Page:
Monday, 28 October 2013
LOUIS AURA (ex-ORIENT QUEEN) Part 7
Thursday 19th September 2013 (continued)
We approached the volcanic island of Santorini about 4 p.m. under clear blue skies, and had our first view of the caldera soon after. It is such an amazing sight to approach by sea, with sheer rock faces showing the various solidified strata.
Santorini island (Thira in Greek) was formed long ago by volcanic explosions, which continued infrequently, although the last one was in 1950. In 1956 however there was an earthquake which affected the island yet again. The capital of the island is Fira, which is built right on the top of the island, with white-painted buildings appearing to perch precariously in their location 300 metres (980 feet) up. The inhabited island on the port side as we approached showed the volcanic rock thrown up,
and the water was clear and deep all around us. Ships do not anchor here, but must keep moving at a very gentle engine speed, to counteract the water depth and currents. The caldera is 400 metres deep (about 1300 feet).
There are two ports here – one for the ferries at Athinios, as traffic can ascend and descend the road from here up through seven hairpin bends to the island road at the top. The tenders from visiting cruise ships can come alongside at the other small quayside below the town of Fira, and visitors can then walk up the zig-zag road to the top, take a donkey ride up there, or choose to use the cable car. I once walked up the path, but now consider the price of 4 Euros well spent!
Our ship was soon in position and the first local tenders appeared alongside. Passengers going on excursions had to disembark first and take the tender to the ferry port, giving access to the coaches waiting on the small quayside. My friend set off in the tender, so I could photograph him photographing me; he was doing a visit along the mountain road to the small town of Oia.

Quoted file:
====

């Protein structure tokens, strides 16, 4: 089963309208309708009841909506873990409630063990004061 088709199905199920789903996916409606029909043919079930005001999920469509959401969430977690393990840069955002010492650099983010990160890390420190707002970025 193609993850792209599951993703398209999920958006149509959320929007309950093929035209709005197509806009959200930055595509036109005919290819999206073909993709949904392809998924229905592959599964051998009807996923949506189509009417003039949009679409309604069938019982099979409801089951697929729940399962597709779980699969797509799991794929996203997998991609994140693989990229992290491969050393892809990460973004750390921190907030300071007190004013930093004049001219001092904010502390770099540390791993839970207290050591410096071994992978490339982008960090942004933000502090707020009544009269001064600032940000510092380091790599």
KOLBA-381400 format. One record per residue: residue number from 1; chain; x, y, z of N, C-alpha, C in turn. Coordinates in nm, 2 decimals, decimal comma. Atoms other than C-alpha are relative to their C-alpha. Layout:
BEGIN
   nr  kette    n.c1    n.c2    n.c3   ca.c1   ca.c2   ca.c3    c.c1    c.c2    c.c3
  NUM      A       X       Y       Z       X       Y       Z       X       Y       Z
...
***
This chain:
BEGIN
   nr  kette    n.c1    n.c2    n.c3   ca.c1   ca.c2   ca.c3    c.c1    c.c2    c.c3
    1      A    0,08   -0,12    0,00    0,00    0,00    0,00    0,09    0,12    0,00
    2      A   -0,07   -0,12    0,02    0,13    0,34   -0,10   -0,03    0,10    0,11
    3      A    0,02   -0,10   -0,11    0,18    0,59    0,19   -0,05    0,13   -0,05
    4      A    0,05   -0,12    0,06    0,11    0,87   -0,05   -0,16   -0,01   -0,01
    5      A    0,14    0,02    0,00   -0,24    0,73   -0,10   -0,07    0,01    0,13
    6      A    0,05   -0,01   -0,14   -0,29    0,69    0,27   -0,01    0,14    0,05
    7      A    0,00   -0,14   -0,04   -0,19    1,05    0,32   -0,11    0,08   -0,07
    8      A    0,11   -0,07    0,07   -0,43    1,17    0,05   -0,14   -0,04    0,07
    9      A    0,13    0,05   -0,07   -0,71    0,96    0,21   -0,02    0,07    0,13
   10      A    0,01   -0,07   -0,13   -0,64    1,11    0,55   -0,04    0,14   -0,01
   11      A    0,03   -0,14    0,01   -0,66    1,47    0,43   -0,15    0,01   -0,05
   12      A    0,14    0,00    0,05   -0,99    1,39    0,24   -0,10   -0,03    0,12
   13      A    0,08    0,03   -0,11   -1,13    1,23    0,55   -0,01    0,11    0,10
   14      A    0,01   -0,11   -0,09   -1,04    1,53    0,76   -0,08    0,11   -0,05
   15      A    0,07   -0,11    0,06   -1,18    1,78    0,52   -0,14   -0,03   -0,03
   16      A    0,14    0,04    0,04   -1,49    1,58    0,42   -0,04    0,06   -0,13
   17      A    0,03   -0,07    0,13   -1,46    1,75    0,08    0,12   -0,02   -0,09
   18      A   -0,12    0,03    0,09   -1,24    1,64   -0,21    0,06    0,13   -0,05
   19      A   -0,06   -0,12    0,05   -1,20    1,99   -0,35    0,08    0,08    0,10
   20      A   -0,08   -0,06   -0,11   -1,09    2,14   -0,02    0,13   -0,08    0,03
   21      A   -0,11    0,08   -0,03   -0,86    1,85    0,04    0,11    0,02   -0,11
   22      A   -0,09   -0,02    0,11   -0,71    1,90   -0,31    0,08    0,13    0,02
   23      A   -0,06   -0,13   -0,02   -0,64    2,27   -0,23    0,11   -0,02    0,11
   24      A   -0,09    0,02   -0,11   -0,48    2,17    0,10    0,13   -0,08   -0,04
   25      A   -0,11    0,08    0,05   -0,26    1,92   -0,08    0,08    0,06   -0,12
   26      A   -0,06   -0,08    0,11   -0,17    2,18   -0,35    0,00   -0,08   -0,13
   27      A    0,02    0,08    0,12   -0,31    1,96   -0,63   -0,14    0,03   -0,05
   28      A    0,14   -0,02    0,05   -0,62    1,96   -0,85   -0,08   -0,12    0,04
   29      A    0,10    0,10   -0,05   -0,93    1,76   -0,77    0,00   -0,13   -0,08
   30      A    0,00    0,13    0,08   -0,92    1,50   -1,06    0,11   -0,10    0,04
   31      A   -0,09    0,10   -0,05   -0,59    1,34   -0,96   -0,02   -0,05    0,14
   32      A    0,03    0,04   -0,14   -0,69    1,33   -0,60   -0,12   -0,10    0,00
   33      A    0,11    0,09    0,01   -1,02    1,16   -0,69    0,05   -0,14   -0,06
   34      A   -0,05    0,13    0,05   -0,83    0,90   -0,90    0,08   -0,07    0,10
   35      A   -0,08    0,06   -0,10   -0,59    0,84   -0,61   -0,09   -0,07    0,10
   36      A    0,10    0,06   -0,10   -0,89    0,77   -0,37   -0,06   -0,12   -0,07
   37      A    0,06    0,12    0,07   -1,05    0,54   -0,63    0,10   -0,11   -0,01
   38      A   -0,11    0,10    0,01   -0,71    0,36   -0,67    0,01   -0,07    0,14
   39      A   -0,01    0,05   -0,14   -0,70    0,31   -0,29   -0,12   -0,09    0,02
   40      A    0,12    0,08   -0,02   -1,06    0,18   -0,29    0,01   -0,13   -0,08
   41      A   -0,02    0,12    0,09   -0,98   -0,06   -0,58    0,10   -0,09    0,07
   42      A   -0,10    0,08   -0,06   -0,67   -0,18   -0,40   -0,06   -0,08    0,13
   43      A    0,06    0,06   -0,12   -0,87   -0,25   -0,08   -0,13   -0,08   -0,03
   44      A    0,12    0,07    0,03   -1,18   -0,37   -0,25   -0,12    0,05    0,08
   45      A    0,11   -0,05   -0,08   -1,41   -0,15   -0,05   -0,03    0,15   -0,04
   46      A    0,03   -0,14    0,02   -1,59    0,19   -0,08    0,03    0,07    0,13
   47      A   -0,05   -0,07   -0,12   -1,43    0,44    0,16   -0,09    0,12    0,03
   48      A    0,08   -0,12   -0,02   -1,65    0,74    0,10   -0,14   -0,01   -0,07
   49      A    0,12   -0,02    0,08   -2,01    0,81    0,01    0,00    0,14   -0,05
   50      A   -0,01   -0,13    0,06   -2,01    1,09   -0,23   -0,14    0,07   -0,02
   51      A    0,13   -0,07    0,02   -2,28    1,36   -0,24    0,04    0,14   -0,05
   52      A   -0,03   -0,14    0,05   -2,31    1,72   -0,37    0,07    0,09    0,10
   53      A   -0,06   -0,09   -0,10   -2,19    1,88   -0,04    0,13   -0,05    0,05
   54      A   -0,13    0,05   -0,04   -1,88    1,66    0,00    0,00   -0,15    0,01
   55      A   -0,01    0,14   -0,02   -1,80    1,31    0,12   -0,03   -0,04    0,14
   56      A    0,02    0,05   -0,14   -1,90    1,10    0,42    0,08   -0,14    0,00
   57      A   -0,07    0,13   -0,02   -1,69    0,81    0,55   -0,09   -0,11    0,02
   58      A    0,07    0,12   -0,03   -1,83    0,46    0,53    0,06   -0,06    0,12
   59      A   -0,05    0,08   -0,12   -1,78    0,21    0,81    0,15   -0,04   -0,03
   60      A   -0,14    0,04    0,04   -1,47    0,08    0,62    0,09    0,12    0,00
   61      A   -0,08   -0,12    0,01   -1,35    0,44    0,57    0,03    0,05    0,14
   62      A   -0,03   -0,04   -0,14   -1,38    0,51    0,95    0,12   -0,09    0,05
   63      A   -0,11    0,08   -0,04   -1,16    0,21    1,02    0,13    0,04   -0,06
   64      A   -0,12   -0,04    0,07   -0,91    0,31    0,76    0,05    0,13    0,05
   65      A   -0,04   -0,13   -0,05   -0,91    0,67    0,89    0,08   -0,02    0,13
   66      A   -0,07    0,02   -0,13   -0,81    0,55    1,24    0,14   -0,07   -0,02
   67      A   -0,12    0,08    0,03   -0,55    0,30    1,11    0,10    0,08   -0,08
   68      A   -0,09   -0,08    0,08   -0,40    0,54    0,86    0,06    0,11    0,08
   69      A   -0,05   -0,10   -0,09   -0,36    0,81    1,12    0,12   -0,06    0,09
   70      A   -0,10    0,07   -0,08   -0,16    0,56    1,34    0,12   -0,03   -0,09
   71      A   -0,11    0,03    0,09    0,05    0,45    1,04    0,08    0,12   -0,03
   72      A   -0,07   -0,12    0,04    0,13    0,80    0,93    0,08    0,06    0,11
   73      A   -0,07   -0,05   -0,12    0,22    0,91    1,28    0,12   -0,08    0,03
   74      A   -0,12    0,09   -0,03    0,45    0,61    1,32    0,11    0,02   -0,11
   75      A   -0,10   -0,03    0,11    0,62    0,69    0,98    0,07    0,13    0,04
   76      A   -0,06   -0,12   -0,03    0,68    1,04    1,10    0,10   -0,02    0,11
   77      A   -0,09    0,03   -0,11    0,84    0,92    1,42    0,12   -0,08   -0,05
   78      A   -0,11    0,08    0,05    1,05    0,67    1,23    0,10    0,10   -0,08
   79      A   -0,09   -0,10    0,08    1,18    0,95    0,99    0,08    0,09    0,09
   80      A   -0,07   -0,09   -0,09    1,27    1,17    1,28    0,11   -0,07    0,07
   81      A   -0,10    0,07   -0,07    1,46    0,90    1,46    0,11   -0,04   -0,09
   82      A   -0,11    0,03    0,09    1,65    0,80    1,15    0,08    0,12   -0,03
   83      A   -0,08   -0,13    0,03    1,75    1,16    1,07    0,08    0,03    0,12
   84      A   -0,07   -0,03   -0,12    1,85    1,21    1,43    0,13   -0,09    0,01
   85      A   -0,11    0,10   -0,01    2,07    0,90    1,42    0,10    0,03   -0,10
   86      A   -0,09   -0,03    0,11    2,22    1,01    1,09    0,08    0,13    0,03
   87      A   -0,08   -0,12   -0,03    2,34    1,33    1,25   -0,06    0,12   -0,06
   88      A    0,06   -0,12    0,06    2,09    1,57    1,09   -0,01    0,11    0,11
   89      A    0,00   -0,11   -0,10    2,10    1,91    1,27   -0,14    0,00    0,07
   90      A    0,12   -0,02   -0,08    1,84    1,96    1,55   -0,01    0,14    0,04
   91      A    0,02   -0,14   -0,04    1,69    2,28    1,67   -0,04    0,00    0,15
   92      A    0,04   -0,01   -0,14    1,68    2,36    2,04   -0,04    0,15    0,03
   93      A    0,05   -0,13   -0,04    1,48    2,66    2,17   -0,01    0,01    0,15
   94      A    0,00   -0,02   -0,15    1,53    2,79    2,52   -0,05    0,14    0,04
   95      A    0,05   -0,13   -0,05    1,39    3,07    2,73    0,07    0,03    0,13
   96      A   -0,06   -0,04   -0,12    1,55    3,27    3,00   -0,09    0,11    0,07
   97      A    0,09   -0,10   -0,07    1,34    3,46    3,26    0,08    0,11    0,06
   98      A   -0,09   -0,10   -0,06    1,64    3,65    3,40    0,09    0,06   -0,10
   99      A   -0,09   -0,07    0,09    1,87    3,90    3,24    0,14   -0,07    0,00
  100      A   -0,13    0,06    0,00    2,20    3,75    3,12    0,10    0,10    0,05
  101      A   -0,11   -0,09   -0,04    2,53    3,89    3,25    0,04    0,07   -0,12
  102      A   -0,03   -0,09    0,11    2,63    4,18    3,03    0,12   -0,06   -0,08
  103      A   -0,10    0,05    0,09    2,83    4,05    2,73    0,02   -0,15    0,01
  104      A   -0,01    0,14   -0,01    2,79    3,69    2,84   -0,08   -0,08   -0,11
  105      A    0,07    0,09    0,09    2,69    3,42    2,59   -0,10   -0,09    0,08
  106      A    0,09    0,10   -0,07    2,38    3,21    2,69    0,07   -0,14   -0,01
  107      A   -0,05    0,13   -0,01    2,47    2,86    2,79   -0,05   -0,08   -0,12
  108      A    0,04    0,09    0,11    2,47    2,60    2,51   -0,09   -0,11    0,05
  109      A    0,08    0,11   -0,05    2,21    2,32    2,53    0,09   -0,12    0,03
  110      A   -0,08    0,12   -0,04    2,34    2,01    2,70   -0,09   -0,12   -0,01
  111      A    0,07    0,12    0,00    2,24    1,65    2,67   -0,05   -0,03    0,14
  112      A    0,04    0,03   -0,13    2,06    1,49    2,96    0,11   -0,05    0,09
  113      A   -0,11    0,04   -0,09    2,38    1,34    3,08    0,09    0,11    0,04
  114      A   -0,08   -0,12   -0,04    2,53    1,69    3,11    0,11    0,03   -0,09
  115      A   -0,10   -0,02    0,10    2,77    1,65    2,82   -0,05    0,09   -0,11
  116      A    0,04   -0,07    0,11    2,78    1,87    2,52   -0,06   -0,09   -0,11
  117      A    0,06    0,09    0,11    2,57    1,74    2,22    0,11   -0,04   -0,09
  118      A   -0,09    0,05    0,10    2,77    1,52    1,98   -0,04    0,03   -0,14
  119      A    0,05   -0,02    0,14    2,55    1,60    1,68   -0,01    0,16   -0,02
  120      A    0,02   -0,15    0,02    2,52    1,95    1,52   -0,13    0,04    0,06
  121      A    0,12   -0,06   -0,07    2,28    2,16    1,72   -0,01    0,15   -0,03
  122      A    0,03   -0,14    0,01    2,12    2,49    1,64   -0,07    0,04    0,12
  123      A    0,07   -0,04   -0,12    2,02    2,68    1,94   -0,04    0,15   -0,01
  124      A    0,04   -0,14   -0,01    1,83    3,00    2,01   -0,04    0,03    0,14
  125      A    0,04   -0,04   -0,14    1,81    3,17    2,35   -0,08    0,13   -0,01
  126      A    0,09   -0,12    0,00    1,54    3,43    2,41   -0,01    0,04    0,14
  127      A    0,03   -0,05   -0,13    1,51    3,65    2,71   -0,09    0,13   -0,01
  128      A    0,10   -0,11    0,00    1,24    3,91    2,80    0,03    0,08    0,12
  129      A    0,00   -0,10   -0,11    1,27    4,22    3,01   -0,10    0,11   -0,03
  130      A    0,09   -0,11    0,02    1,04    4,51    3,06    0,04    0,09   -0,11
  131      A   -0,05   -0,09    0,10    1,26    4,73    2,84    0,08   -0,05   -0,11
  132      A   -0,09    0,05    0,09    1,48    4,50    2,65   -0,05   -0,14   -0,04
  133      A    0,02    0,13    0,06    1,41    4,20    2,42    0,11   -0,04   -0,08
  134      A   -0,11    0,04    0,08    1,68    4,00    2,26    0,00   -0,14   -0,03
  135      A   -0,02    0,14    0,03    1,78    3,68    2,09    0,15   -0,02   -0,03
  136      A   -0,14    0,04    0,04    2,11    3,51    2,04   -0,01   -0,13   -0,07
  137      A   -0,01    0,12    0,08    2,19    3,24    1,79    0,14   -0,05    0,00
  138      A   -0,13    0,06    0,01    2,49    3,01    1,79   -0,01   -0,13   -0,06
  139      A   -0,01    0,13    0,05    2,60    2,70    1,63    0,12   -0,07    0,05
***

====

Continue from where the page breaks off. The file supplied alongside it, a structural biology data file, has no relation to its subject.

I waited for non-excursion passengers to be allowed ashore and we all went in another local tender. The water is not tranquil and one can only guess at the vast depths below.
Our tender took us to the other quayside for cruise ship passengers, and from there we could queue for the cable cars. Each car holds eight people so we were soon at the top and able to view the bay below. It is the most incredible sight, with various cruise ships looking quite small as they maintain their positions in the water. The tenders keep transporting passengers to and from their ships, the occasional ferry arrives or departs, the sea glitters in the sunshine, and the white-painted buildings along the top of the island all gleam and hide their secrets. The buildings here in the capital Fira are all built so closely together that people cannot be seen at a distance, and then they appear from a cobbled lane or small turning to face the sea and enjoy the views. The cafes and restaurants were all full, but many of us simply walked along the lanes to enjoy the air and scenery from the heights.
I hadn’t visited the beaches on the south coast, nor many of the other sights on the island, but what a good reason to plan a return visit one day.
By early evening I was ready to take the cable car down from Fira and get a local tender back home.
The air and light had been wonderful but watching the moon rise over the island of Santorini behind Fira was lovely too, and I enjoyed seeing the lights of other ships in the vicinity as we sailed away before 9 p.m.
Ships seen: Wind Star, Blue Star vessel, Louis Olympia, Master Jet, green ferry, Celebrity Equinox, Garbis tender, local tender 28 and tender 27
To be continued….